According to the US Labor Department, employment of PR specialists between 2008 and 2018 is expected to increase by more than 66,000 jobs, or 24 percent.
The PR profession is also one of the top 50 to consider, according to USNews Money’s Best Careers, along with accountant, actuary, financial adviser, financial analyst, logistician, meeting planner, sales manager, training specialist, commercial pilot, curator, film and video editor, gaming manager, heating, air conditioning and refrigeration technician, interpreter/translator, multimedia artist, technical writer, athletic trainer, dental hygienist, lab technician, massage therapist, occupational therapist, optometrist, physician assistant, physical therapist, physical therapist assistant, radiologic technologist, registered nurse, school psychologist, veterinarian, clergy, court reporter, education administrator, emergency management specialist, firefighter, marriage and family therapist, mediator, medical and public health social worker, special-education teacher, urban planner, biomedical engineer, civil engineer, computer software engineer, computer support specialist, computer systems analyst, environmental engineering technician, environmental science technician, hydrologist, meteorologist, and network architect.
A long list of professions, many of which require specific education. Things are easier for PRs, who can come from almost any line of work. Typically, PRs have bachelor’s degrees in communications, journalism, and public relations, but depending on the industry needing them, they can also come from other relevant fields.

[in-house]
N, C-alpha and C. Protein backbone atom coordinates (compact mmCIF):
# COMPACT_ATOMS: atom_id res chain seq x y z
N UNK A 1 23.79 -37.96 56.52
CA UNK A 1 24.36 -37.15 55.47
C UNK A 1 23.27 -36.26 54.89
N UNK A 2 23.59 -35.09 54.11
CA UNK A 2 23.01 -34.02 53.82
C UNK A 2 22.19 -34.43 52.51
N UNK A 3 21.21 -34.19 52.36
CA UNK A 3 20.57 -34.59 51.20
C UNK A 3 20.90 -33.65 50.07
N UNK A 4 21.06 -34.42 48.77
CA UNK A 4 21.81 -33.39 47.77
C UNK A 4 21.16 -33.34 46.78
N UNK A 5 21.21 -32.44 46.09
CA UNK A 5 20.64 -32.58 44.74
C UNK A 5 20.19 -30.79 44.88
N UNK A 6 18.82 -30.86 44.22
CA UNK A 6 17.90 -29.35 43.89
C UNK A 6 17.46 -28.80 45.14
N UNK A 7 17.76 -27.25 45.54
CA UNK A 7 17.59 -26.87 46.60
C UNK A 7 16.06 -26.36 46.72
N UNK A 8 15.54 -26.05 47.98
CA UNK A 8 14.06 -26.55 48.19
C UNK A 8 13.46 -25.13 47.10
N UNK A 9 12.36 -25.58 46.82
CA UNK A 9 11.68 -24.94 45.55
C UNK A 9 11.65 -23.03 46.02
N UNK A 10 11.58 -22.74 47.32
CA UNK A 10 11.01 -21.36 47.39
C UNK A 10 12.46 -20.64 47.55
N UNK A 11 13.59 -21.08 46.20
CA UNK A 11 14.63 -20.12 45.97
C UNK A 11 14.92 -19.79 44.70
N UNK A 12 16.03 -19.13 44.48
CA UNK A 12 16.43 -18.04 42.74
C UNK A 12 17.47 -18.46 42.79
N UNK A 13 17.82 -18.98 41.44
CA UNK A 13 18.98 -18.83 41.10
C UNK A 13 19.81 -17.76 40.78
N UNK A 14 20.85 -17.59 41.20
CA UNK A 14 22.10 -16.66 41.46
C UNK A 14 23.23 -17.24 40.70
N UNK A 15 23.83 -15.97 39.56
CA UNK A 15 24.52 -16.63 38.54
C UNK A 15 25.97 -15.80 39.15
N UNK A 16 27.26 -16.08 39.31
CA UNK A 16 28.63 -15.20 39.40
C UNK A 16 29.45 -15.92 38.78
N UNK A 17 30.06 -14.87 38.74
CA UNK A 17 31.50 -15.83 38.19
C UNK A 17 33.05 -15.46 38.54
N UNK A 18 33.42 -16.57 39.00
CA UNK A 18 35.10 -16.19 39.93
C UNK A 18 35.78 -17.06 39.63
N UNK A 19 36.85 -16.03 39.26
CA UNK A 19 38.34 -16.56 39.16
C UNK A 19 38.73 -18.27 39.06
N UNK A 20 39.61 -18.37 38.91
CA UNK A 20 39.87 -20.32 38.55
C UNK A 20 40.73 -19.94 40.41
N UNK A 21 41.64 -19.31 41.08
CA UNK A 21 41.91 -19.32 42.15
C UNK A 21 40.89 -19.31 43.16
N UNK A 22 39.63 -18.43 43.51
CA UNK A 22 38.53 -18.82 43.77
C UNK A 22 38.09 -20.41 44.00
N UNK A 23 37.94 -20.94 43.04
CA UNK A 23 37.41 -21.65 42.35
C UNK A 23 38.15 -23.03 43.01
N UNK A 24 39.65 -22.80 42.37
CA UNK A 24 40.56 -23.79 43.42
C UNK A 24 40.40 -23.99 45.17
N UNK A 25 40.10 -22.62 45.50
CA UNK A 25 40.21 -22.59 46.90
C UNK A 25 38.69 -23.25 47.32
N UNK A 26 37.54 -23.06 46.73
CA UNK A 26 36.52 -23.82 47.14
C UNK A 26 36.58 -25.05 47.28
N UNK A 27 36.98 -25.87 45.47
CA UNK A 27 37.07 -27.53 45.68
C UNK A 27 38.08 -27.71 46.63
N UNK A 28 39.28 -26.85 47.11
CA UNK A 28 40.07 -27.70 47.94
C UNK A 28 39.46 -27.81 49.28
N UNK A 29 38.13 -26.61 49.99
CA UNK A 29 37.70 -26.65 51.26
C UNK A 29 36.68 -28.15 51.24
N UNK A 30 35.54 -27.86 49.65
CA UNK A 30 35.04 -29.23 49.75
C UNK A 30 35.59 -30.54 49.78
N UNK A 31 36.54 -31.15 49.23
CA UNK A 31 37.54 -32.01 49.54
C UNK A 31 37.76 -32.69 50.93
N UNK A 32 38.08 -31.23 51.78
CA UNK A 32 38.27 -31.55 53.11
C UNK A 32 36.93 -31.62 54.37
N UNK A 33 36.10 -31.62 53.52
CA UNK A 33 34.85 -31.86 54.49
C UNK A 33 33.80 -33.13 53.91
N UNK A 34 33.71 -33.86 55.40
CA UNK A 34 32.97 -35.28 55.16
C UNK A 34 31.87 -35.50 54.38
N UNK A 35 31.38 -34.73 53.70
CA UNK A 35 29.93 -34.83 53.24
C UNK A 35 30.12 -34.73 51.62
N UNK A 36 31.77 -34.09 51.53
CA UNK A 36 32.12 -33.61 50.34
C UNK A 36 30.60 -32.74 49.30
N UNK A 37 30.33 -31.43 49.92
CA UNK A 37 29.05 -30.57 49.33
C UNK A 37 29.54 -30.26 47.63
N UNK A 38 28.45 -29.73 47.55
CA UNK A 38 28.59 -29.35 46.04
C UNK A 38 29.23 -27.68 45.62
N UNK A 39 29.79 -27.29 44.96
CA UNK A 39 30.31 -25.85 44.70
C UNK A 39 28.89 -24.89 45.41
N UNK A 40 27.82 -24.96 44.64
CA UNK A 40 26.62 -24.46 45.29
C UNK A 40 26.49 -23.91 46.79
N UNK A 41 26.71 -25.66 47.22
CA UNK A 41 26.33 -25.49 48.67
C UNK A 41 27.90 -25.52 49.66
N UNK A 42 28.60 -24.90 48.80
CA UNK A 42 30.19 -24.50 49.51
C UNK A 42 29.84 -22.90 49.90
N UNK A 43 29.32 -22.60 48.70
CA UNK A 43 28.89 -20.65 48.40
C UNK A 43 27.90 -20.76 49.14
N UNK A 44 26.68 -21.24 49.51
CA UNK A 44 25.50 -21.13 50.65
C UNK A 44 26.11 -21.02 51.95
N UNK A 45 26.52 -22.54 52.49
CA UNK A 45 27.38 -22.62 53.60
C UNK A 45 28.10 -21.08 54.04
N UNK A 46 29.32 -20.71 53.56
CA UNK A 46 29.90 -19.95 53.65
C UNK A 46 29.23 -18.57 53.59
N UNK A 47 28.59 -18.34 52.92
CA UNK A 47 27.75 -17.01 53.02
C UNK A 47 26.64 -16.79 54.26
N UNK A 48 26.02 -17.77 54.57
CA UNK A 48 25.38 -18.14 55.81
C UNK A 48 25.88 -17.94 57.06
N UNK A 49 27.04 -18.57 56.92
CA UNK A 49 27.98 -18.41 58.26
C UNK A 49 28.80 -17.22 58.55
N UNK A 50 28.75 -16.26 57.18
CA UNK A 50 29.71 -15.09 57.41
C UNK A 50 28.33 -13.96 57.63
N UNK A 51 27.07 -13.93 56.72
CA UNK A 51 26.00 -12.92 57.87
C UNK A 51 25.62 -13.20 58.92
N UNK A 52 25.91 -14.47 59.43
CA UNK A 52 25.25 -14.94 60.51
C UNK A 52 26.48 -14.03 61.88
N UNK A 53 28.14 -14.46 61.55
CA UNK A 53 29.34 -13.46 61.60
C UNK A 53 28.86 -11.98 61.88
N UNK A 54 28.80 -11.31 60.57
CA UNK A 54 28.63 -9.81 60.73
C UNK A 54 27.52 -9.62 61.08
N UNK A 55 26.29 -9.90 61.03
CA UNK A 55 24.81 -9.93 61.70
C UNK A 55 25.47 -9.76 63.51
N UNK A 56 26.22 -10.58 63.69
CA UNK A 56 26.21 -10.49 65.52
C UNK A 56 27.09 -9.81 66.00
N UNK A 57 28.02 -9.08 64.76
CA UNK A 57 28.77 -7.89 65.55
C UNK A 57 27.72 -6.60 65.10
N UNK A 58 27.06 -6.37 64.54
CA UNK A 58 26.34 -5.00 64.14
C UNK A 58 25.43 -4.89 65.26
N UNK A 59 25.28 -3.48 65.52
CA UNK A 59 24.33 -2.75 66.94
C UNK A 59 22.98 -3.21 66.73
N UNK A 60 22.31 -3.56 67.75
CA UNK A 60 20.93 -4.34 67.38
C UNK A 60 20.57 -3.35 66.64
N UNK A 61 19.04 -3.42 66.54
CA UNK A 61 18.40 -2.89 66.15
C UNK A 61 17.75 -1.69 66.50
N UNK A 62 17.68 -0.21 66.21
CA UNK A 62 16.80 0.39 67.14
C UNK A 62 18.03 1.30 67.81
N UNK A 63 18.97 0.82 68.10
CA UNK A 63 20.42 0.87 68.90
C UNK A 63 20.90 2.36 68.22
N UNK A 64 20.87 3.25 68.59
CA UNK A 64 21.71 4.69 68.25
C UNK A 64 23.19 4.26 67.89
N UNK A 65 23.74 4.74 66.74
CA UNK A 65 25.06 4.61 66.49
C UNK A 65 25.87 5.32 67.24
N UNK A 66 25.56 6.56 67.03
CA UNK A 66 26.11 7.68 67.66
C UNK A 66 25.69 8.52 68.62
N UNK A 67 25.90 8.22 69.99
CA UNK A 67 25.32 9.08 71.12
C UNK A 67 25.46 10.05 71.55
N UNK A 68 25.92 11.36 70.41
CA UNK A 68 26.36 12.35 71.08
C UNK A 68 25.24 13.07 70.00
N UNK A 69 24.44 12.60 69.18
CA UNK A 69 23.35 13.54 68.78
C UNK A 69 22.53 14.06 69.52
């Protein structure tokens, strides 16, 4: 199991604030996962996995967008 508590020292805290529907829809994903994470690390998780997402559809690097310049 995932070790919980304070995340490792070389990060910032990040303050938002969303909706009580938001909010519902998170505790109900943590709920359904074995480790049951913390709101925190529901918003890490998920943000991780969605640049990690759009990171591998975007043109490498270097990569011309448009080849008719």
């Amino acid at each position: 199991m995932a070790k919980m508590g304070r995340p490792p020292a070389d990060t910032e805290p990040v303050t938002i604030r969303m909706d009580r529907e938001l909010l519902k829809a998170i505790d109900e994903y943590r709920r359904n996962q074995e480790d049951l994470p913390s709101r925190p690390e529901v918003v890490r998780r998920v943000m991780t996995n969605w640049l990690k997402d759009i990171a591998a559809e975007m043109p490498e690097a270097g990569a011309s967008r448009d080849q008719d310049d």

Money-wise, according to USNews, in the US median annual earnings for PR specialists last year were about $51,960. The lowest-paid 10 percent made less than $30,520 and the highest-paid 10 percent made upwards of $96,000. These statistics refer to employed PRs and not to PR company-owners and the like.
As one of the 50 Best Careers, the PR profession is however not an easy one. Meg Handley of USNews Money is not wrong when describing it as a rather stress-filled profession:
It’s tough to spot the next curveball, if you’re, say, a company spokesperson. Even if you’re writing press releases, you can face tight deadlines. Your schedule can be up in the air quite a bit, which is stressful for many people.
If you look back to some of the most recent examples of PR fiasco, this high stress level becomes apparent. But it usually affects the inexperienced. A PR specialist who knows all the subtleties of the game cannot be broken that easily. A person who finds this job too stressful, is often a liability for the customer, and for the company that hired him/her.
So before opting for this career path, think carefully: do you have what it takes? Are you a good communicator, do you understand the media, do you like working with people, and most importantly, can you listen?